He appreciated that none of this is precisely what the Petitioner wants. But the question was whether the petitioner’s particular desires justified the departure from the regulations that they would involve [20].

The Chancellor refused a faculty, as he did not feel that the Petitioner had made a good case for an exception to the church’s churchyard regulations [21].  [Re St. James Burton Lazars [2019] ECC Lei 1] [Back] [Top]


Re St. John the Baptist Ruardean [2020] ECC Glo 1 Faculty application was made on their behalf of the Petitioners by the Rt Revd Christopher Hill, honorary assistant bishop in the Diocese of Gloucester, concerning the extension of the churchyard at the Church of St. John the Baptist at Ruardean, and associated works including the removal of a line of trees and a fence and the repair of a retaining wall [1]. Since 2002, the current churchyard has become filled to near capacity, with fewer than 5 grave spaces remaining; “it is now urgent that there should be sufficient burial plots to meet local demand” [12]. Formal permission for change of use of the strip of land to become an additional burial ground was granted under the Town & Country Planning Act 1990, by the Forest of Dean District Council on the 5th December 2019, subject to reasonable conditions [13].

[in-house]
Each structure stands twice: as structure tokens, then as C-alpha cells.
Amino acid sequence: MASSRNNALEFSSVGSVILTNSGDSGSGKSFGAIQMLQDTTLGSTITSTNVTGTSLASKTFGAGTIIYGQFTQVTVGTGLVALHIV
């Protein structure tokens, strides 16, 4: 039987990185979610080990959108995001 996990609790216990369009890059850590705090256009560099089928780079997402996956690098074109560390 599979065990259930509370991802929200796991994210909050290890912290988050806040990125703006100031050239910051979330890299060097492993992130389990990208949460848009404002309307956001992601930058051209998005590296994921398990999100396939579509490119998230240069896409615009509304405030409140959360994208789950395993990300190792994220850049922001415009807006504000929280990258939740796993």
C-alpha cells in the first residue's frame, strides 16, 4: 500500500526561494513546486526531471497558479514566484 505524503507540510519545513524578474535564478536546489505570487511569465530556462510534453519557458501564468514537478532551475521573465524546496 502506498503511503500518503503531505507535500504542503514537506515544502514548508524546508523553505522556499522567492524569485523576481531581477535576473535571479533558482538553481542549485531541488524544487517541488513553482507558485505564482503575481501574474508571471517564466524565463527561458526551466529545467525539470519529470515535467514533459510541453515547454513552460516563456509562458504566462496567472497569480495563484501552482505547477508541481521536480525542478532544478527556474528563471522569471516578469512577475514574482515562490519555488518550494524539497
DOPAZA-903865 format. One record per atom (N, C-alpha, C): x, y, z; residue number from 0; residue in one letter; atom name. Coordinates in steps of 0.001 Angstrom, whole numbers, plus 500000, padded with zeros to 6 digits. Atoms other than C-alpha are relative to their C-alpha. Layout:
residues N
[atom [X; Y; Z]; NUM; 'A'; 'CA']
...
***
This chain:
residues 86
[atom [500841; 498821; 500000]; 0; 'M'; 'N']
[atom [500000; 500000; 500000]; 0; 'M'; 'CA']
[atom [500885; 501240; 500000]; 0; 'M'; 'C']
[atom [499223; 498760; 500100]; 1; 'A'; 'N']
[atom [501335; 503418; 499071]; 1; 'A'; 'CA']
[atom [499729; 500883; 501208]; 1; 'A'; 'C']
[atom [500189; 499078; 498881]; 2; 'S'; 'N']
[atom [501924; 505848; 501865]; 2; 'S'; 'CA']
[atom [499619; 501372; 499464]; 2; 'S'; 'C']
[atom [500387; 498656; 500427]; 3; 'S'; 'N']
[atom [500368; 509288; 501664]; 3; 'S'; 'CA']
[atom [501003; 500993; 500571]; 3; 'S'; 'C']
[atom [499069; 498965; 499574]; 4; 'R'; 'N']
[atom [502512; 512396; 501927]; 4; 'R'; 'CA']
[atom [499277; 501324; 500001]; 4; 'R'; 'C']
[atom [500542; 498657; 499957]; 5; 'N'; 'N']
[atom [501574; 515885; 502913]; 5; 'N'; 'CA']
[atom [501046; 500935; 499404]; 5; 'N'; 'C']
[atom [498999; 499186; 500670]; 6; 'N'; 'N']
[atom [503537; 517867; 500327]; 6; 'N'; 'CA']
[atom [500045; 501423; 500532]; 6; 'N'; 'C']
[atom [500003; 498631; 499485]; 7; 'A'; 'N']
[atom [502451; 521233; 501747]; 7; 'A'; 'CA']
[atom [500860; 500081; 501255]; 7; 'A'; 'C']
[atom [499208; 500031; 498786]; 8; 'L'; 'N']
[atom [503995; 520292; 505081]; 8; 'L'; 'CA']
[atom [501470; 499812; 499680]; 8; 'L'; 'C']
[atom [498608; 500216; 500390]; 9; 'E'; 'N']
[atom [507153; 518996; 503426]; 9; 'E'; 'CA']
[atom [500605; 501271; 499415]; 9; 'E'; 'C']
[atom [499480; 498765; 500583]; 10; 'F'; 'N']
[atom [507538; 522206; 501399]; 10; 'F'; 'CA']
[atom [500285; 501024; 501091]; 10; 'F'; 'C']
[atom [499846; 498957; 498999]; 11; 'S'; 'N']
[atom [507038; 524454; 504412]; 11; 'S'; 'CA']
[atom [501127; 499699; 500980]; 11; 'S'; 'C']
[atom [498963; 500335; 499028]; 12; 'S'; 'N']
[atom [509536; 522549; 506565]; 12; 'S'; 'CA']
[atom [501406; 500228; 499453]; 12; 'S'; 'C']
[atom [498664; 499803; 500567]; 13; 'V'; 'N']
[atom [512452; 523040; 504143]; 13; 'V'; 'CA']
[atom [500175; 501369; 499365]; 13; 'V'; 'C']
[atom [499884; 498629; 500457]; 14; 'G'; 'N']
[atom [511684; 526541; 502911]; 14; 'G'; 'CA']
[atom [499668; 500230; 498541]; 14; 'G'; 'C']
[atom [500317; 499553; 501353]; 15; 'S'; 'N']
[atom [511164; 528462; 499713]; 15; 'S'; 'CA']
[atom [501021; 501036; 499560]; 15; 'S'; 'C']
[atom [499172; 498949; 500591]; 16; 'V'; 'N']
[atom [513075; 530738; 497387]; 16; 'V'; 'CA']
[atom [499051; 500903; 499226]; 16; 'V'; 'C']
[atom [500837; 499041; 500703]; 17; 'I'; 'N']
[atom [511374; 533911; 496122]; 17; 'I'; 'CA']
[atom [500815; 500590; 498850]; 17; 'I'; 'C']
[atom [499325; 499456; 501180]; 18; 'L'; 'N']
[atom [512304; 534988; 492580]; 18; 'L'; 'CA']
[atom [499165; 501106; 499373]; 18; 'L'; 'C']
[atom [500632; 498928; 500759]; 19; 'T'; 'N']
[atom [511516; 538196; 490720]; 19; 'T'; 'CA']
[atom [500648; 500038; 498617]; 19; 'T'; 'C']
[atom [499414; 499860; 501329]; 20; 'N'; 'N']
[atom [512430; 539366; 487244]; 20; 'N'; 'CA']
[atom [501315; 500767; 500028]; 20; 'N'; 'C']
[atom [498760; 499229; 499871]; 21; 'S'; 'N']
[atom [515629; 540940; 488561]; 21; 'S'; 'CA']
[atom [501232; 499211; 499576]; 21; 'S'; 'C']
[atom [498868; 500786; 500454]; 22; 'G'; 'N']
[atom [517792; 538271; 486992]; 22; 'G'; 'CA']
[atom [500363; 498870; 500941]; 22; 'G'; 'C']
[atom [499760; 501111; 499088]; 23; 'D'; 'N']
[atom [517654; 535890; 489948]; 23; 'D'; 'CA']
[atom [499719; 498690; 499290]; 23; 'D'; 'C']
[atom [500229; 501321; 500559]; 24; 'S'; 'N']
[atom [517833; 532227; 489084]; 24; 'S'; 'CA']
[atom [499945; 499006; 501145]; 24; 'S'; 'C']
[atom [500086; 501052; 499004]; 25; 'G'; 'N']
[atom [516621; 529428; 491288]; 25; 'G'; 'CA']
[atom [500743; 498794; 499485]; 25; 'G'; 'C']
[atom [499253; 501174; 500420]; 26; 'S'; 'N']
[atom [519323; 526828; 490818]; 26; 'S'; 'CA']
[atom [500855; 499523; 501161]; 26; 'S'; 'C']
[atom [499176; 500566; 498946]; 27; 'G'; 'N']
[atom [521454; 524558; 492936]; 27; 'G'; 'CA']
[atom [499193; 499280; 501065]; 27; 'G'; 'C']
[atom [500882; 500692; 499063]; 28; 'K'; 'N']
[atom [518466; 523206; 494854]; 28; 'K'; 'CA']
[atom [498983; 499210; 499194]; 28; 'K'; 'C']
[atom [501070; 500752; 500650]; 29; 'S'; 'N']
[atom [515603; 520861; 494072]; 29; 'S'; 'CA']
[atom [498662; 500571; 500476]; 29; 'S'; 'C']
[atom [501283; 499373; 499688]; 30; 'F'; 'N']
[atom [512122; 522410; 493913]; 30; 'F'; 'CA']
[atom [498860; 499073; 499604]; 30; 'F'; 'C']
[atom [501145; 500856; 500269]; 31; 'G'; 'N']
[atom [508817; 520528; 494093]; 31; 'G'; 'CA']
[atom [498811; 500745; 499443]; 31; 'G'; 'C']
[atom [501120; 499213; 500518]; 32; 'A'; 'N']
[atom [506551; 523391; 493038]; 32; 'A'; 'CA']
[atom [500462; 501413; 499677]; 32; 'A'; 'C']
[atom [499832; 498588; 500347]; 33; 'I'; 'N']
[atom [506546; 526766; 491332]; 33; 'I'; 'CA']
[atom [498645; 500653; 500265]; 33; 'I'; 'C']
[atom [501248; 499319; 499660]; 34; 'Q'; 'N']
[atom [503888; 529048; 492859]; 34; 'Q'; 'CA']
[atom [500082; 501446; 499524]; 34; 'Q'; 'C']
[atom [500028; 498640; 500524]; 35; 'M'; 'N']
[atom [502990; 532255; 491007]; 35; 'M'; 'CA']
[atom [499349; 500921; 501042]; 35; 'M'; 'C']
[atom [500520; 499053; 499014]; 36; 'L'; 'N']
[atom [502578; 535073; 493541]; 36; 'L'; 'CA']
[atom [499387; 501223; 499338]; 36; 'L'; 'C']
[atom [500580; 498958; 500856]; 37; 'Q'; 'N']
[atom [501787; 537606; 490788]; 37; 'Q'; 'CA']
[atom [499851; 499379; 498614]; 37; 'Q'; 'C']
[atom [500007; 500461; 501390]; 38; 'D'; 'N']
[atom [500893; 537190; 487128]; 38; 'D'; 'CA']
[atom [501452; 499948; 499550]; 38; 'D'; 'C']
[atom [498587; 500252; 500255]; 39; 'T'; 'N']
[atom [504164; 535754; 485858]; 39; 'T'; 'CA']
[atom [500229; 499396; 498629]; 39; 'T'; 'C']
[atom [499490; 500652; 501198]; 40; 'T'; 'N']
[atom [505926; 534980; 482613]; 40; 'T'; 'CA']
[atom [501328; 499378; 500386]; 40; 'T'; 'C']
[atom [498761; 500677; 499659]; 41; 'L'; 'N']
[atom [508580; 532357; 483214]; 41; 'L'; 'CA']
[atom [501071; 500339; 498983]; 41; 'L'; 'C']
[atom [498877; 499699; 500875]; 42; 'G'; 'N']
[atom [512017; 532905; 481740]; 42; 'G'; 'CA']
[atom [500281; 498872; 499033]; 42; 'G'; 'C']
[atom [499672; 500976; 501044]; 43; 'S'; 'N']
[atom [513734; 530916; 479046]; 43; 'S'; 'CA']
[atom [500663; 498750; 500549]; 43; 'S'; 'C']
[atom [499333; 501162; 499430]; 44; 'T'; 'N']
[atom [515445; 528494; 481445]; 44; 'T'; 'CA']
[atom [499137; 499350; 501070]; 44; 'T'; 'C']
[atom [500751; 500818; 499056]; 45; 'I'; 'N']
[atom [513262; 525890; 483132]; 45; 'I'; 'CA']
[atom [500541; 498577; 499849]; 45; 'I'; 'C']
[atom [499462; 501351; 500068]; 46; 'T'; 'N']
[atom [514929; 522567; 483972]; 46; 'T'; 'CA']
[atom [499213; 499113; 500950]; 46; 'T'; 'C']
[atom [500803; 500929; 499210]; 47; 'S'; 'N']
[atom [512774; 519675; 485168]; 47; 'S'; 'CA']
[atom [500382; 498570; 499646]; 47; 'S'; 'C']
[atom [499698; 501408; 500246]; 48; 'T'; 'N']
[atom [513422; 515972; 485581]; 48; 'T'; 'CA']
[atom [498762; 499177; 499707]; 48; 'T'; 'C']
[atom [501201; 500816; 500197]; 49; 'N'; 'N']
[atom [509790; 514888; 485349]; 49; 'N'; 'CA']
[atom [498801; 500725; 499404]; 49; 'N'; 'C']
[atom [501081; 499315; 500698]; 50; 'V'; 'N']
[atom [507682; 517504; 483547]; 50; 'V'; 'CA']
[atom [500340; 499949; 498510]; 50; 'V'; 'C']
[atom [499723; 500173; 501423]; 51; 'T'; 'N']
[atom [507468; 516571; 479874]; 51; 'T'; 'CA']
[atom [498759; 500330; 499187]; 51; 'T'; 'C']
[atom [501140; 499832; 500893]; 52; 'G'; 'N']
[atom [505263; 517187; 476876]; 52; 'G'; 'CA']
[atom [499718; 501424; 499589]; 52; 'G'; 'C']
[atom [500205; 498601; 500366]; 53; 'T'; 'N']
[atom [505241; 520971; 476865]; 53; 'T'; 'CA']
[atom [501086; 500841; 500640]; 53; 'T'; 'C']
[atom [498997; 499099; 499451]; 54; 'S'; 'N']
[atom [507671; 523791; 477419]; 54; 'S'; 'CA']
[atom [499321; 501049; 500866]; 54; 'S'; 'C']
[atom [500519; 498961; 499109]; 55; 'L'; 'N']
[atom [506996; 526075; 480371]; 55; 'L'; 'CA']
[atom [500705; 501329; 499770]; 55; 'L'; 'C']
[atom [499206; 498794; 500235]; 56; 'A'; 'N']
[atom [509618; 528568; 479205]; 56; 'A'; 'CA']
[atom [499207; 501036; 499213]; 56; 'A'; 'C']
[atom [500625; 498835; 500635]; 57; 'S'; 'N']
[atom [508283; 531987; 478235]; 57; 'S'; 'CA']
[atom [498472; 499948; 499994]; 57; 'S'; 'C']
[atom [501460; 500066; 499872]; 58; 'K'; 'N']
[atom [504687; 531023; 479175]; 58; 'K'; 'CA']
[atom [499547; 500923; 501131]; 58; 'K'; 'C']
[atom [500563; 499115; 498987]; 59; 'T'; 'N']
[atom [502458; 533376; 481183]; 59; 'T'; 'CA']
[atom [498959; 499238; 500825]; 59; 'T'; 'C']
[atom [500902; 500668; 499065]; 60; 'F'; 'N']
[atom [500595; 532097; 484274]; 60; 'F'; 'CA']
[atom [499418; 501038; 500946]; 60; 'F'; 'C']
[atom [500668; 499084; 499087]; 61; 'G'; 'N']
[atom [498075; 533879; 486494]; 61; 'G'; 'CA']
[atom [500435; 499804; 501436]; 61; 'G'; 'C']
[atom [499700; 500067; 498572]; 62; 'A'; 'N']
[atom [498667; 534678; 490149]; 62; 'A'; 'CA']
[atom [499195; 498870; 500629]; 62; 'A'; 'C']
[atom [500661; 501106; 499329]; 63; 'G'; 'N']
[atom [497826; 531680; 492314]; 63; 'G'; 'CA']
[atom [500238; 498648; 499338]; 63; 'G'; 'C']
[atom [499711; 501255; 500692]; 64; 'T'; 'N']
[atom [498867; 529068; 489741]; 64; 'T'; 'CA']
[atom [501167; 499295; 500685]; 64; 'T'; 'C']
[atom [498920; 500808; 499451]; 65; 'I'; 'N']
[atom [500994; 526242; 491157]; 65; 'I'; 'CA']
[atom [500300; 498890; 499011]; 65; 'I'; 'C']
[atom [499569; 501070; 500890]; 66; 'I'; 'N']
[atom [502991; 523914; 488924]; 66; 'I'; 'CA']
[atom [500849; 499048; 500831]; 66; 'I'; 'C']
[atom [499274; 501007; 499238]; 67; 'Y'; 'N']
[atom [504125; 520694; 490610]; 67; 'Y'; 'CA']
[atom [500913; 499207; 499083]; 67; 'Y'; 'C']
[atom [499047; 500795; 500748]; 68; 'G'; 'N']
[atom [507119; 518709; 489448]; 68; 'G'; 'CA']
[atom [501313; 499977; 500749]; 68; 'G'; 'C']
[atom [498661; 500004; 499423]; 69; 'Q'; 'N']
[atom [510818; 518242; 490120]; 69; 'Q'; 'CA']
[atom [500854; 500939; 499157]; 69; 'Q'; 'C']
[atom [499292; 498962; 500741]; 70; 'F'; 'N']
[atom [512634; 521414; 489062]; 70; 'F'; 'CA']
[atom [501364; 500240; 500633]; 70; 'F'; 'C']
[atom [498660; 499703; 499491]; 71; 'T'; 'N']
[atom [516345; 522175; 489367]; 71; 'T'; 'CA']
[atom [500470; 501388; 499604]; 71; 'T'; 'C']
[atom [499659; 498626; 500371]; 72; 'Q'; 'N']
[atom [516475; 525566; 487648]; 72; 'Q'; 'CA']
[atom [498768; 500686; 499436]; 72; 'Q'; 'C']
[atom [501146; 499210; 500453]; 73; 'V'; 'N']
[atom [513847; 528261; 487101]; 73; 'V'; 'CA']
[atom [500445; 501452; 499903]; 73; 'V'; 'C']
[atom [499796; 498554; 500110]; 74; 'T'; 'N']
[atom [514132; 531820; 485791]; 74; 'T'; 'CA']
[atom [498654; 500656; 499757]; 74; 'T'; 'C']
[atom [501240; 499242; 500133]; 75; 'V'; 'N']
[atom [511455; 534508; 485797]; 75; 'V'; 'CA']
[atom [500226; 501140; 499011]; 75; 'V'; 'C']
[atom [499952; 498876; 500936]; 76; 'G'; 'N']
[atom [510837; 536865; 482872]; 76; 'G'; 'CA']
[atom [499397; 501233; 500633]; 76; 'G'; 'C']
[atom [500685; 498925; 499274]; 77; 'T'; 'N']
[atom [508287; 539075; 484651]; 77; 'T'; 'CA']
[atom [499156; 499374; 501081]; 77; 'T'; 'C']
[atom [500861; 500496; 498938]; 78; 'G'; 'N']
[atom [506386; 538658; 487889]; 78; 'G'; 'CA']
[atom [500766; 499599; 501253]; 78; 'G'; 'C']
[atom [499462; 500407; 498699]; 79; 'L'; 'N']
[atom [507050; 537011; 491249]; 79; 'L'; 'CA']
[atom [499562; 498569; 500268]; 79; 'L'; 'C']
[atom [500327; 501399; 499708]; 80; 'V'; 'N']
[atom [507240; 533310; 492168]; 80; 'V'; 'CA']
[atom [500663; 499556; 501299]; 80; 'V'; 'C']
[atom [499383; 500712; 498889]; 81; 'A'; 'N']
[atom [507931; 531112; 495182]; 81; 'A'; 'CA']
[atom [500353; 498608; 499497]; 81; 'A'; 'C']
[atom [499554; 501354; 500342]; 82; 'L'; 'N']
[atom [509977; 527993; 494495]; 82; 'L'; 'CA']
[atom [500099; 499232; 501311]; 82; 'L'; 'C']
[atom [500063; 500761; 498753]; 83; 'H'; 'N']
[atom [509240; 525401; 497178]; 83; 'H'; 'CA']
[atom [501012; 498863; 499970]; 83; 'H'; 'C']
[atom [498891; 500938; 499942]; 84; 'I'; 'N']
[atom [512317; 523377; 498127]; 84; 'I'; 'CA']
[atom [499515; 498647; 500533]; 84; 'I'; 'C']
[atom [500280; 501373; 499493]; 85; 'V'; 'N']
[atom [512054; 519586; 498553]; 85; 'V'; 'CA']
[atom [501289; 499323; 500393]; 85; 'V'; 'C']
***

The grant of that permission appears to have had the unfortunate outcome that the local paper, The Forester, printed an article suggesting that the removal of the conifers was going ahead, and failing to recognise that this Faculty application was still outstanding. The Deputy Chancellor accepted the assurance of the Petitioner that the article had not been generated or approved by anyone connected with the church or the PCC [13].

Historic England had been consulted during the pre-application process, and in a letter an Inspector of Ancient Monuments stated that the removal of the line of conifers would be welcome as it would re-establish the visual link between the church and the castle and would allow visitors better to understand the early origins of Ruardean and how important it was in the mediaeval period [11].